Who runs the job market today?
Up to 40 or 50 years ago, the job market was mainly a man’s world, with more than half of women out of the workforce.
A U.S. Census Bureau analysis though has shown that, in recent years, this reality has radically changed.
First of all, close to 60 percent of all college students are women. So, as more young women obtain college degrees and join the workforce, they edge out millennial men for better-paying jobs.
Also, many young men have been forced into lower level jobs, despite having college educations, because of the rising cost of living and the student debt. While this problem affects both sexes, the analysis showed that men “are being hit particularly hard” and are forced to take fixed-term contracts or part-time jobs.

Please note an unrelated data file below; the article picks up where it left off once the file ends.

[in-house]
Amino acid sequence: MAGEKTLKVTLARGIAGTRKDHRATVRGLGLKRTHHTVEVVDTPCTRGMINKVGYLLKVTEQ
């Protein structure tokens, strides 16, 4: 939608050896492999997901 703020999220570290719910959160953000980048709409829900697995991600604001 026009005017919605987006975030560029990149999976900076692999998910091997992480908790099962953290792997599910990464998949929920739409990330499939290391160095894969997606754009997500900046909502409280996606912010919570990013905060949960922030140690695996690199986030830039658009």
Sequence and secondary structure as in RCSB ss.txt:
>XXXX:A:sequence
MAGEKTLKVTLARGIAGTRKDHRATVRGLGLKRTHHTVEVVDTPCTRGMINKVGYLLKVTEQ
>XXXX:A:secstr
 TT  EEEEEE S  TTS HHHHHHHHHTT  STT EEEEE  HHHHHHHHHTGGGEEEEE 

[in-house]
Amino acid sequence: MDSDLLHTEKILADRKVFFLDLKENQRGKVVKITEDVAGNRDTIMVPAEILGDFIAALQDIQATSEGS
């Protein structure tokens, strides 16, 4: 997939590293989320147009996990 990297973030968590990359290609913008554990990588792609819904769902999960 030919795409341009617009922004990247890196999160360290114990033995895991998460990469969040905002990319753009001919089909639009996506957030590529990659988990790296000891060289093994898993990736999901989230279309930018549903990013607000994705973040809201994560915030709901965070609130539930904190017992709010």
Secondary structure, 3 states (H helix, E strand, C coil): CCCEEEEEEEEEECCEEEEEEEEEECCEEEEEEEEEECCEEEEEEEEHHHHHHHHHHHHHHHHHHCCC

During the past decades, the average income of young women increased from $23,000 to $29,000 today, while the average income for men levelled off or began to fall. The share of young women who earned $60,000 a year rose from about two percent to thirteen percent; a sizeable change.
Moreover, many jobs are being lost to automation or are being shipped overseas and this is one of the reasons why many millennials can hardly find a job. At the same time though, some of the fastest-growing job sectors, such as health care, are being largely dominated by women.
Ultimately, the Census Bureau analysis revealed that the major reason behind the shift in income between young men and women has been largely the rise of young women in the workforce with higher-level education.